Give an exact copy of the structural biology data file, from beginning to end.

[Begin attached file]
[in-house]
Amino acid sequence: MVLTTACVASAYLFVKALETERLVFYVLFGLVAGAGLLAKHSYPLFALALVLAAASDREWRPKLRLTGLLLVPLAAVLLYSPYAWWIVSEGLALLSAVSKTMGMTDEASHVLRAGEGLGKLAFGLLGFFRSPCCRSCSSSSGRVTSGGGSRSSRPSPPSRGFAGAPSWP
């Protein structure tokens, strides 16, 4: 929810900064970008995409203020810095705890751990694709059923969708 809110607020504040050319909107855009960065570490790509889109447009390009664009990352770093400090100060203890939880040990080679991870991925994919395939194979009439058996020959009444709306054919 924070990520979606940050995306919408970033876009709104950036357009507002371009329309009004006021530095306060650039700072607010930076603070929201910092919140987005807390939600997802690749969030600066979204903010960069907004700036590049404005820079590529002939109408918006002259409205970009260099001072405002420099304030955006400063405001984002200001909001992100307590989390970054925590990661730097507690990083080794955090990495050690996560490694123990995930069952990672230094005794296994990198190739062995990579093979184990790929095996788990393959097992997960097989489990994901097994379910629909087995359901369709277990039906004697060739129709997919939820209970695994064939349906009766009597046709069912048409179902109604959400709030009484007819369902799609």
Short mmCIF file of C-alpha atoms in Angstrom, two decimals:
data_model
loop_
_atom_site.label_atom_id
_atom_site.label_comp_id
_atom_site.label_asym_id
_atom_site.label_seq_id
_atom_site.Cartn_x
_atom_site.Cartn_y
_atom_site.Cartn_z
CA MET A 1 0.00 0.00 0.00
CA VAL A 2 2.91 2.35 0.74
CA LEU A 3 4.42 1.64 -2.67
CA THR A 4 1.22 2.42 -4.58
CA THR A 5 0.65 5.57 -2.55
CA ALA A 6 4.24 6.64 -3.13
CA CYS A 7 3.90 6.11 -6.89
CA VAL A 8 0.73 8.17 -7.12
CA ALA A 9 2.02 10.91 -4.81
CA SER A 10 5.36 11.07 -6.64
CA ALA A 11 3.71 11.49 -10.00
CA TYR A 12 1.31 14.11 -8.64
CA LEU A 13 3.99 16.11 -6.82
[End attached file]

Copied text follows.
[in-house]
Amino acid sequence: MVLTTACVASAYLFVKALETERLVFYVLFGLVAGAGLLAKHSYPLFALALVLAAASDREWRPKLRLTGLLLVPLAAVLLYSPYAWWIVSEGLALLSAVSKTMGMTDEASHVLRAGEGLGKLAFGLLGFFRSPCCRSCSSSSGRVTSGGGSRSSRPSPPSRGFAGAPSWP
């Protein structure tokens, strides 16, 4: 929810900064970008995409203020810095705890751990694709059923969708 809110607020504040050319909107855009960065570490790509889109447009390009664009990352770093400090100060203890939880040990080679991870991925994919395939194979009439058996020959009444709306054919 924070990520979606940050995306919408970033876009709104950036357009507002371009329309009004006021530095306060650039700072607010930076603070929201910092919140987005807390939600997802690749969030600066979204903010960069907004700036590049404005820079590529002939109408918006002259409205970009260099001072405002420099304030955006400063405001984002200001909001992100307590989390970054925590990661730097507690990083080794955090990495050690996560490694123990995930069952990672230094005794296994990198190739062995990579093979184990790929095996788990393959097992997960097989489990994901097994379910629909087995359901369709277990039906004697060739129709997919939820209970695994064939349906009766009597046709069912048409179902109604959400709030009484007819369902799609």
Short mmCIF file of C-alpha atoms in Angstrom, two decimals:
data_model
loop_
_atom_site.label_atom_id
_atom_site.label_comp_id
_atom_site.label_asym_id
_atom_site.label_seq_id
_atom_site.Cartn_x
_atom_site.Cartn_y
_atom_site.Cartn_z
CA MET A 1 0.00 0.00 0.00
CA VAL A 2 2.91 2.35 0.74
CA LEU A 3 4.42 1.64 -2.67
CA THR A 4 1.22 2.42 -4.58
CA THR A 5 0.65 5.57 -2.55
CA ALA A 6 4.24 6.64 -3.13
CA CYS A 7 3.90 6.11 -6.89
CA VAL A 8 0.73 8.17 -7.12
CA ALA A 9 2.02 10.91 -4.81
CA SER A 10 5.36 11.07 -6.64
CA ALA A 11 3.71 11.49 -10.00
CA TYR A 12 1.31 14.11 -8.64
CA LEU A 13 3.99 16.11 -6.82